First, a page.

"Yes," said Bunny. "And his tail is so long that he can switch flies 'most anywhere on him."

    "His tail won't reach up to his front legs," said Sue, leaning over the edge of the cart to look and make sure. "How does he get the flies off his front legs, Bunny, when he can't reach 'em with his tail?"

    "I don't know," answered the little boy.

    "Let's get out and watch," suggested Sue. "Daddy isn't here yet, and Bunker can't take us for a ride till daddy comes. Let's get out and see how Toby makes the flies get off his front legs."

    "Oh, yes, let's!" agreed Bunny.

    Out of the basket cart climbed the two children. They walked around where they could stand in front of Toby, and stooped down so they could see his legs better.

    "There's a fly!" suddenly exclaimed Bunny.

    "Where?" asked Sue eagerly.

    "Right on his--his elbow," Bunny answered, pointing to the middle part of Toby's leg, where it bent. "There's a fly right on his elbow."

    "'Tisn't his elbow," said Sue. "That isn't!"

    "What is it then?"

    "It's his--his knee!"

    "Well, it would be his elbow if his front legs were arms," insisted Bunny. "And, anyhow, there's a fly!"

    Surely enough, there was a fly on Toby's leg, and it was out of reach of his tail, long as that was.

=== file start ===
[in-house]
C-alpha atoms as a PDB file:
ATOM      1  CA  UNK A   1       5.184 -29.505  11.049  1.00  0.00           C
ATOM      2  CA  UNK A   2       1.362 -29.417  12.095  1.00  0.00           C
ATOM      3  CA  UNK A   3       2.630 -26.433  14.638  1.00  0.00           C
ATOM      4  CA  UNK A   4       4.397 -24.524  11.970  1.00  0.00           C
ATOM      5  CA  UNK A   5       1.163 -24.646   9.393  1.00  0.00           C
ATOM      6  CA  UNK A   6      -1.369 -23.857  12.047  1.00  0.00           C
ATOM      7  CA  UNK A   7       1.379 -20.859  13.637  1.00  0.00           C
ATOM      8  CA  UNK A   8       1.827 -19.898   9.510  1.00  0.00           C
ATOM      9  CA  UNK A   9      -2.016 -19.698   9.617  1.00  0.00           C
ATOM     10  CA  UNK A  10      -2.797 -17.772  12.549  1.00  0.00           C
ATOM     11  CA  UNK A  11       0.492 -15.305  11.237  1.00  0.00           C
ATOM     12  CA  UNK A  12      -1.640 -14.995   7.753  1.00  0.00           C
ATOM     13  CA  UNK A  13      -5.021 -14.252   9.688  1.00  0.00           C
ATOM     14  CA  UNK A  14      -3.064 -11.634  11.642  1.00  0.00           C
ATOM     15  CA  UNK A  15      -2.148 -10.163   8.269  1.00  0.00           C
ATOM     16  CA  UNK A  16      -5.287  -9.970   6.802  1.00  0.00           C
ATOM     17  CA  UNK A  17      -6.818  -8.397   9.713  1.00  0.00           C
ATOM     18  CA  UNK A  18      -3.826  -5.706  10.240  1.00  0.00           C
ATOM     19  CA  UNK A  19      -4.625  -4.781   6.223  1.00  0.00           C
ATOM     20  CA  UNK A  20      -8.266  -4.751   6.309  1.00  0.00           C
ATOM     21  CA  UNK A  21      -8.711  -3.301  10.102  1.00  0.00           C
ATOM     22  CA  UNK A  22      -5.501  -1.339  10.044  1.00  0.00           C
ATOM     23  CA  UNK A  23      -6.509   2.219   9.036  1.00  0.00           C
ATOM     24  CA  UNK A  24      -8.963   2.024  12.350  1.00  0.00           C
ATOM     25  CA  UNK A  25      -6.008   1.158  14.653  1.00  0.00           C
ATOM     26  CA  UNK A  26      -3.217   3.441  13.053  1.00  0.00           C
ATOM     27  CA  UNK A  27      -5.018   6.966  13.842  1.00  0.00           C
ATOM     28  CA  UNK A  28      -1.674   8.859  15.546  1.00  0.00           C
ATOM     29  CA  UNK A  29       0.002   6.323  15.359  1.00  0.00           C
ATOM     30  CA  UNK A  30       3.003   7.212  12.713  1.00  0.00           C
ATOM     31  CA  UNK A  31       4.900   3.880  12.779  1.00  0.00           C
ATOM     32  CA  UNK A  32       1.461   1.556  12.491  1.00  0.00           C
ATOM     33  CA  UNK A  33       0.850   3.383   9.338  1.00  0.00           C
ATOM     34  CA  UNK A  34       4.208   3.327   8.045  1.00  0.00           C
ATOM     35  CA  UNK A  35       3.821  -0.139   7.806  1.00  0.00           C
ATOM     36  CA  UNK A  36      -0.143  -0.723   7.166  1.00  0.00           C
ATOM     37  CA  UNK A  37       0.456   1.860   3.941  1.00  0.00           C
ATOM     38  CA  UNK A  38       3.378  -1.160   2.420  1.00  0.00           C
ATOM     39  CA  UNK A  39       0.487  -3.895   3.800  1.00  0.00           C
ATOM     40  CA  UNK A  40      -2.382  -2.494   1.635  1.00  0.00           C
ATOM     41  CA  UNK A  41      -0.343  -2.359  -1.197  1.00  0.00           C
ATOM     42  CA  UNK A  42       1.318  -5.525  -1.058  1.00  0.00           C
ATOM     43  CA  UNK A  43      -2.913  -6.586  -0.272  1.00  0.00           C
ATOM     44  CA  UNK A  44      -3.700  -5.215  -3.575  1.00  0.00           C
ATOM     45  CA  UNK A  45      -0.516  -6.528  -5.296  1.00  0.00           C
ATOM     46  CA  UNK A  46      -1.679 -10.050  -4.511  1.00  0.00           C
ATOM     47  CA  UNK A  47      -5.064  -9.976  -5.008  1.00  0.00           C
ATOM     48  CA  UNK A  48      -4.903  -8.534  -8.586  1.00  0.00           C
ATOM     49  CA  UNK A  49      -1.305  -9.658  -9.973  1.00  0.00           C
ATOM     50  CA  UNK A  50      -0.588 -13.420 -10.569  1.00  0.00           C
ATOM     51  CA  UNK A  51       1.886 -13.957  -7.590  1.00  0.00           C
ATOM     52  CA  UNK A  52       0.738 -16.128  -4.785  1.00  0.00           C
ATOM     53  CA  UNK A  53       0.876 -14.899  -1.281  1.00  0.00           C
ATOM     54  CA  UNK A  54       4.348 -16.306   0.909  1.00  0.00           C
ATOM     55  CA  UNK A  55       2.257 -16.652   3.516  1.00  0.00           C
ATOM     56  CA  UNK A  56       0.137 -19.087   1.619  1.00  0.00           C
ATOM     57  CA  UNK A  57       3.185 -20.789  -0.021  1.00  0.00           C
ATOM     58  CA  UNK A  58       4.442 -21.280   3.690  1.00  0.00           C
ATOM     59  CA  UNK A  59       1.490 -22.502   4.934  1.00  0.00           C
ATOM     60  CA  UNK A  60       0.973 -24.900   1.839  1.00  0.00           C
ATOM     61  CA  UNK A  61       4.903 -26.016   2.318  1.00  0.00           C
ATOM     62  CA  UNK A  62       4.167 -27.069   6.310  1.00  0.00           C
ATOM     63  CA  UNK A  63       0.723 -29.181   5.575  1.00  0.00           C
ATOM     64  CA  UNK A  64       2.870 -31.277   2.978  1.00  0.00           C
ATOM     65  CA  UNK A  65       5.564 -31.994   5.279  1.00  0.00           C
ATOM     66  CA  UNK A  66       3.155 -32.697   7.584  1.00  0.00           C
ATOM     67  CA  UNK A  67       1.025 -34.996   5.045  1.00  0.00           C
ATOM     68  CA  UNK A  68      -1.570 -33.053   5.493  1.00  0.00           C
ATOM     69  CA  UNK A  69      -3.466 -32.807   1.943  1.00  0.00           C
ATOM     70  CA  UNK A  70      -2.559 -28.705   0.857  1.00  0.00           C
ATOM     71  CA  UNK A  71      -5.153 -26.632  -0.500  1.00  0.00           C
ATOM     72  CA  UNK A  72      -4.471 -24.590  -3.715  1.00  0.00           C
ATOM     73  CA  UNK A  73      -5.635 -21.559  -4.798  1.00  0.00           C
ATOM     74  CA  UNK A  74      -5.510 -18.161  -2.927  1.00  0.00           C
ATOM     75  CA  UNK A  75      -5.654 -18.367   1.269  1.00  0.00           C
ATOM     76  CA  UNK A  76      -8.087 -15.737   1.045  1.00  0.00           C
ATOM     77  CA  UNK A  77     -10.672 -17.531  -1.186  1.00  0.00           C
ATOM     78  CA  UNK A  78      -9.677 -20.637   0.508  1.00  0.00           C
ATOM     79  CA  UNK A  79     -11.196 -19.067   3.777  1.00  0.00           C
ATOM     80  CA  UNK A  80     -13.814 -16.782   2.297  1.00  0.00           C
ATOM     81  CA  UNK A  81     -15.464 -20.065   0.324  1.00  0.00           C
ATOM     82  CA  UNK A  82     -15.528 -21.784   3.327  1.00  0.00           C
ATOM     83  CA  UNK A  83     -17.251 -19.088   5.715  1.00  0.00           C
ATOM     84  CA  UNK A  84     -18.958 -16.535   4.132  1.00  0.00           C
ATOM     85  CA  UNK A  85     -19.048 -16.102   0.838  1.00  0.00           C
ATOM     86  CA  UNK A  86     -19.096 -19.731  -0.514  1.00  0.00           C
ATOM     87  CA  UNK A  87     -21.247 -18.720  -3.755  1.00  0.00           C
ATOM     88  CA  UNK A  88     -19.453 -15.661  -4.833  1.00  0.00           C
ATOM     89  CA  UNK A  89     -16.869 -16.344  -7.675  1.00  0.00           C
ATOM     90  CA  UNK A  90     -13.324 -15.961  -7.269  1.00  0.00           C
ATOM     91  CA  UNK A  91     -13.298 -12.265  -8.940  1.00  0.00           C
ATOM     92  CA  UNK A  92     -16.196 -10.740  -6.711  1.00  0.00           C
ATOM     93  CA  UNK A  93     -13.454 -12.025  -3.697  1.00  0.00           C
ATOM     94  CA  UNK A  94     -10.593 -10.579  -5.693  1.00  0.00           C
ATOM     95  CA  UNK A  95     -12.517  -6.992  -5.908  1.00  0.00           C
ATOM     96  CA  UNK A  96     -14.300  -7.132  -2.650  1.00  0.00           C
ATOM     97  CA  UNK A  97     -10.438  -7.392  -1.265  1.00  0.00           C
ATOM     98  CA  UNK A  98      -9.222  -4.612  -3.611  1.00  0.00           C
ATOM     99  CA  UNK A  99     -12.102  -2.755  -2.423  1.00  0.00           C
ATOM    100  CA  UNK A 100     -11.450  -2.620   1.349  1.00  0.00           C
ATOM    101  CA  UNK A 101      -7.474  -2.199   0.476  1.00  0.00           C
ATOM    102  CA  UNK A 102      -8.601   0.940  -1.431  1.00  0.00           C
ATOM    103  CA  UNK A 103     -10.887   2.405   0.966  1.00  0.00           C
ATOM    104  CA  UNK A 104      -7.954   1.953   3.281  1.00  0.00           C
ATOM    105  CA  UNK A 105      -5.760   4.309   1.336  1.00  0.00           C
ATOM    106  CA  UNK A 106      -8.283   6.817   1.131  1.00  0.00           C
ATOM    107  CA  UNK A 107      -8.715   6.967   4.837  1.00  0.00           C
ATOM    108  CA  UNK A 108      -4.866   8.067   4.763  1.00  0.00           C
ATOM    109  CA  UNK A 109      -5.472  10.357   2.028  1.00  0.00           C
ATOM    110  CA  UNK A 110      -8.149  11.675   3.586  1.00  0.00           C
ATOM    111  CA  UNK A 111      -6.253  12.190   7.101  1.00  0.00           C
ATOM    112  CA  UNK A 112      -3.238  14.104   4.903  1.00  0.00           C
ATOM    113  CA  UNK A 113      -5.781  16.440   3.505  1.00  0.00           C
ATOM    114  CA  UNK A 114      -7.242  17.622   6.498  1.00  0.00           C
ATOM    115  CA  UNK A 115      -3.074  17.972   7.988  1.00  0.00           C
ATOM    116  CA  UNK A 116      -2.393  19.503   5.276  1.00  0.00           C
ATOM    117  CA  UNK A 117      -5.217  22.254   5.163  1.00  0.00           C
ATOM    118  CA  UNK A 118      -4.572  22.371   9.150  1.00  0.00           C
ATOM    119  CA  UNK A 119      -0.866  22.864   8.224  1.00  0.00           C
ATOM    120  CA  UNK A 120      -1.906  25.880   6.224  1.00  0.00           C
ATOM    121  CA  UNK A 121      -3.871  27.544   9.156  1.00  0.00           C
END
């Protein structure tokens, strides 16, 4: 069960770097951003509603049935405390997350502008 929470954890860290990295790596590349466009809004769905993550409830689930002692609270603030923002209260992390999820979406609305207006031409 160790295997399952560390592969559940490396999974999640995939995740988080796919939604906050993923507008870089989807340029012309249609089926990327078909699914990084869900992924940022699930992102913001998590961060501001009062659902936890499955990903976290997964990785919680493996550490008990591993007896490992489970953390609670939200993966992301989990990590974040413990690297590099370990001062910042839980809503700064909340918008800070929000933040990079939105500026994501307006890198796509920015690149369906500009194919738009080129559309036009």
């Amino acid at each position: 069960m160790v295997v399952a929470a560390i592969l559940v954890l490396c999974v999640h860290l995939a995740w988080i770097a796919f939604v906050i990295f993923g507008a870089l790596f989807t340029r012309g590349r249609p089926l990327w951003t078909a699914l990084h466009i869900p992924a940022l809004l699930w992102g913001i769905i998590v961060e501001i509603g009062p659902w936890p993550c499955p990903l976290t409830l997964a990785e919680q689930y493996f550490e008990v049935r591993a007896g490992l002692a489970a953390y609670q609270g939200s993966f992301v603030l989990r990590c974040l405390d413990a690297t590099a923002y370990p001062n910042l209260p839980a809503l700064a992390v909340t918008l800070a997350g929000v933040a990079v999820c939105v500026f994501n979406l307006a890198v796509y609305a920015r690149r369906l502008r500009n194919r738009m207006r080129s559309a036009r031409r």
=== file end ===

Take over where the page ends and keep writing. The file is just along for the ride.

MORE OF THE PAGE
"How'll he get the fly off?" asked Sue.

    "Let's watch and see," suggested Bunny.

    They did not have long to wait. Pretty soon the fly began to bite, as flies always do when they get on horses or ponies. But the fly did not bite very long, for Toby stretched his leg out a little way in front of him, where he could reach it more easily, and then he leaned down his head and with his nose drove the fly away.

    "Oh, look!" cried Bunny. "He's scratching the itchy place with his nose!"

    And that is just what Toby was doing. When he found that his tail would not reach the biting fly he drove the insect off another way.

    Then, while Bunny and Sue still watched, a third fly, or perhaps it was the same one, lighted on Toby's front leg in a place where he could neither reach it with his tail nor with his nose.

    "What'll he do now?" asked Sue.

    "Let's watch and see," said her brother.

    Again they did not have long to wait. When Toby found that the fly was biting him, he gave a queer wiggle to his skin, and the fly flew off.

    "Oh, he shivered him away!" cried Sue. "He just shivered him away!"

    And really it did seem as if Toby had done that very thing. Bunny and Sue were laughing at the queer way their pony had got rid of the fly when they saw their father coming along the dock.

    "Well, youngsters!" called Mr. Brown, "you haven't sold Toby yet, I see!"

    "And we're not going to!" cried Bunny. "We're never going to sell Toby!"

    "All right," said Mr. Brown, laughing. "But where is Bunker?"

    "He's washing so he can take us for a ride," answered Sue. "And, Daddy! you ought to see Toby chase flies!"